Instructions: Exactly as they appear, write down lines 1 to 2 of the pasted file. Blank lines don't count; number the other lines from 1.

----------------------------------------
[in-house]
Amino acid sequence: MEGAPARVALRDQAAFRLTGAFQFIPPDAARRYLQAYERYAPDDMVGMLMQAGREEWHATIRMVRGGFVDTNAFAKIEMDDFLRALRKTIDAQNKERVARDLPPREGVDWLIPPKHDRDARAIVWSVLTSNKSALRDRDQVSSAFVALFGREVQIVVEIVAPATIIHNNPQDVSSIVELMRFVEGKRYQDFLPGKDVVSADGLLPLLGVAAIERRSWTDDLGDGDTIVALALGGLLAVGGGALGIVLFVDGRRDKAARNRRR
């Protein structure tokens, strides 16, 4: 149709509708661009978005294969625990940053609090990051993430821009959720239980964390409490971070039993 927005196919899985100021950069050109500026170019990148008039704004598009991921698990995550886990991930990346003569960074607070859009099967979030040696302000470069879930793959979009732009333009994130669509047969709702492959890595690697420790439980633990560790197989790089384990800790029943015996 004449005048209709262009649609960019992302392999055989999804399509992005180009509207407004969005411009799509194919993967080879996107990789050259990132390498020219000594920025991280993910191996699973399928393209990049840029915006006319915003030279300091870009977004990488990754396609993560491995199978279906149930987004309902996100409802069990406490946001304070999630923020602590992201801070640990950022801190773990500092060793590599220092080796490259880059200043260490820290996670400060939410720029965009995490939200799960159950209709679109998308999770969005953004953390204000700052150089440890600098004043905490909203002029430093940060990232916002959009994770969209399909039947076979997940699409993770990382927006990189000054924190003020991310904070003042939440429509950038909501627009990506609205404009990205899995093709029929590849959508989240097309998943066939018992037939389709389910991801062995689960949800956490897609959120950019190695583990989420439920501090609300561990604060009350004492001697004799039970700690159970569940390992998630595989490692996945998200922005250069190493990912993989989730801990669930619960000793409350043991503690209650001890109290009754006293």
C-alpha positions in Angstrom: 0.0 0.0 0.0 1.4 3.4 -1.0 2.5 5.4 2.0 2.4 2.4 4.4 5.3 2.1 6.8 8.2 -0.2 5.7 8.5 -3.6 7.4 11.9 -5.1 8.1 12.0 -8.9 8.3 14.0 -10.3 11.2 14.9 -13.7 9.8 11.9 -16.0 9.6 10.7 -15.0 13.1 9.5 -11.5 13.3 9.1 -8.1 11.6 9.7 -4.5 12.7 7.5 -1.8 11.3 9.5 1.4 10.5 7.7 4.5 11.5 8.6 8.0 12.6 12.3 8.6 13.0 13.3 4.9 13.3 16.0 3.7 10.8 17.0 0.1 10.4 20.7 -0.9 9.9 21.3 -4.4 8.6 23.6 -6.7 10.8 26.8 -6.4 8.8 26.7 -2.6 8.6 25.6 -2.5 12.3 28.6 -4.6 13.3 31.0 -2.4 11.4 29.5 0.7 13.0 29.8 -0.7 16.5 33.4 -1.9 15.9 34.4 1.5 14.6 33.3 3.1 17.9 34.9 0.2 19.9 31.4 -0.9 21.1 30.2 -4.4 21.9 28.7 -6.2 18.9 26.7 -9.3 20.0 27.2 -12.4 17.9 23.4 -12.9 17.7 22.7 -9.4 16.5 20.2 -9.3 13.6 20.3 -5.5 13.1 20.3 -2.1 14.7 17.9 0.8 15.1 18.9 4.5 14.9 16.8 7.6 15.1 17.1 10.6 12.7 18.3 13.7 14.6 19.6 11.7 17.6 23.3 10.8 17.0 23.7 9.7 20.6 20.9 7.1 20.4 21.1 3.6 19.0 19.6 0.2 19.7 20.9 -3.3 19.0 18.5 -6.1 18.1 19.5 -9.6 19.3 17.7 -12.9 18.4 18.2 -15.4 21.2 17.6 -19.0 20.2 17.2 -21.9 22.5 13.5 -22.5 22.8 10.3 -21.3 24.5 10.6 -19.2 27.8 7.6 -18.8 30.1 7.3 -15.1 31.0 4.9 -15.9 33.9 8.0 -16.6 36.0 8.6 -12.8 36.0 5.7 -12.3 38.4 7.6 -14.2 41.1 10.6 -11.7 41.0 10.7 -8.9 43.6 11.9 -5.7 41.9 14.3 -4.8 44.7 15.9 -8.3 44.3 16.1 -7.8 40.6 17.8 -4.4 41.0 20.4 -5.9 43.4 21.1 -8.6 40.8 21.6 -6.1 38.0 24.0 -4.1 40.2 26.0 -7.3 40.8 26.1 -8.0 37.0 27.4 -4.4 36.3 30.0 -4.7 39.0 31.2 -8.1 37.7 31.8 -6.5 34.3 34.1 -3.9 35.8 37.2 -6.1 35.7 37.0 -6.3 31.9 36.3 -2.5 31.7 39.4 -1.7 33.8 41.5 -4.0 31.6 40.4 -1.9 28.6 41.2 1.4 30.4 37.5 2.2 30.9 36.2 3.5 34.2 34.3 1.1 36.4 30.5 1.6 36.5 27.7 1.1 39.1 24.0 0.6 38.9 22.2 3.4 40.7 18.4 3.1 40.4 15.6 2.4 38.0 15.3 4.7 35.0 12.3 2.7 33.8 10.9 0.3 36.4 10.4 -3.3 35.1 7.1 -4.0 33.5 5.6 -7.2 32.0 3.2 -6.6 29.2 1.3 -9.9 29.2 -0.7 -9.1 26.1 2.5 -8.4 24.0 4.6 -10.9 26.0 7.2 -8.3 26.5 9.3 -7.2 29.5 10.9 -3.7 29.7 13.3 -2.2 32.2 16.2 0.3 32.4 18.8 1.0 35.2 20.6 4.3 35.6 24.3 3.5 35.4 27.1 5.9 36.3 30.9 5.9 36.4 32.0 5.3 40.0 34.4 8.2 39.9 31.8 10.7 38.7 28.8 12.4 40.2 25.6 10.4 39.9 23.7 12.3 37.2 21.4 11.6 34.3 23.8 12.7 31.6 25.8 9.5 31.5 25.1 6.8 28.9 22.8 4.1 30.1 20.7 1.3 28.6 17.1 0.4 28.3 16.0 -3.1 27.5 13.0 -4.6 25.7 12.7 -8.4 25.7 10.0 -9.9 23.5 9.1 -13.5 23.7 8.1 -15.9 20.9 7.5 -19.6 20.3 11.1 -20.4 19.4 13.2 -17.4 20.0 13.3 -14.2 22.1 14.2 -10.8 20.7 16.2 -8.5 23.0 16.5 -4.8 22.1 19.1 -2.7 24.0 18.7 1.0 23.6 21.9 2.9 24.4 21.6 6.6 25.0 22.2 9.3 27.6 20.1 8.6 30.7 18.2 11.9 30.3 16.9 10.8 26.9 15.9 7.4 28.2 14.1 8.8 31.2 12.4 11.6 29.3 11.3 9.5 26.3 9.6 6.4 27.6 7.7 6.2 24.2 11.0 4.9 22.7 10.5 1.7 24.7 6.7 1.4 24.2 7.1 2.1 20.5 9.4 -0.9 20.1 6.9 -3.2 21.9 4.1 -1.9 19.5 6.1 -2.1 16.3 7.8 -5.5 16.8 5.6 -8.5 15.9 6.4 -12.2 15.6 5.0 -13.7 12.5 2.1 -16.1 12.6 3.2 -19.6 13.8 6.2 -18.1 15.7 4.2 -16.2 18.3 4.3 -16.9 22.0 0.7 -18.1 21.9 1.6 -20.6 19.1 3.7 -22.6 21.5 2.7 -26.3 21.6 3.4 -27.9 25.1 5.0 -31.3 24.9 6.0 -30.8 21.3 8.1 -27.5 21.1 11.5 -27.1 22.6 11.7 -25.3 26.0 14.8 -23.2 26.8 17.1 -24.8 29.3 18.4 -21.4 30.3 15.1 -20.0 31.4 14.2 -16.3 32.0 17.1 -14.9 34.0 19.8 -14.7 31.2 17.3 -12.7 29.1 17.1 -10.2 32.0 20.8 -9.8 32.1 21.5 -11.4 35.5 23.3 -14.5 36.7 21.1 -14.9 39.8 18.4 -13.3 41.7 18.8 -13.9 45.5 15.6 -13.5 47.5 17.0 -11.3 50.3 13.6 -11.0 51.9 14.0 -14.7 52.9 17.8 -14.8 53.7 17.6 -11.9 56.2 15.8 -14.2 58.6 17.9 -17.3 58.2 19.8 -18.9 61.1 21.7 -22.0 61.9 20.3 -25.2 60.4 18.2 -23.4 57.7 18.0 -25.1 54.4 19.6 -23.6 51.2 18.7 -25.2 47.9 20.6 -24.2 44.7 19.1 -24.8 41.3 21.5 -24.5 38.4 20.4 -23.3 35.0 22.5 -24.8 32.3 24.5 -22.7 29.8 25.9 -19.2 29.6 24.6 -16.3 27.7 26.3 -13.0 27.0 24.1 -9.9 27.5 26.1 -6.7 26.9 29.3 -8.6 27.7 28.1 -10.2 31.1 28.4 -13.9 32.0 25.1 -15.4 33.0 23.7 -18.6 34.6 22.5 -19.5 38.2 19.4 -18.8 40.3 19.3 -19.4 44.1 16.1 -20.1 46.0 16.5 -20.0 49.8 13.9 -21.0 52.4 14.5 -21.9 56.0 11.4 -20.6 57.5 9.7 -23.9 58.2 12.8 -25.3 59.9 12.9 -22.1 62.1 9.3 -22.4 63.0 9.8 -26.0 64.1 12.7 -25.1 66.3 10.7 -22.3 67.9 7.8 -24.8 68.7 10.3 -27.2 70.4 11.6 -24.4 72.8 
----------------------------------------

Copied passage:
[in-house]
Amino acid sequence: MEGAPARVALRDQAAFRLTGAFQFIPPDAARRYLQAYERYAPDDMVGMLMQAGREEWHATIRMVRGGFVDTNAFAKIEMDDFLRALRKTIDAQNKERVARDLPPREGVDWLIPPKHDRDARAIVWSVLTSNKSALRDRDQVSSAFVALFGREVQIVVEIVAPATIIHNNPQDVSSIVELMRFVEGKRYQDFLPGKDVVSADGLLPLLGVAAIERRSWTDDLGDGDTIVALALGGLLAVGGGALGIVLFVDGRRDKAARNRRR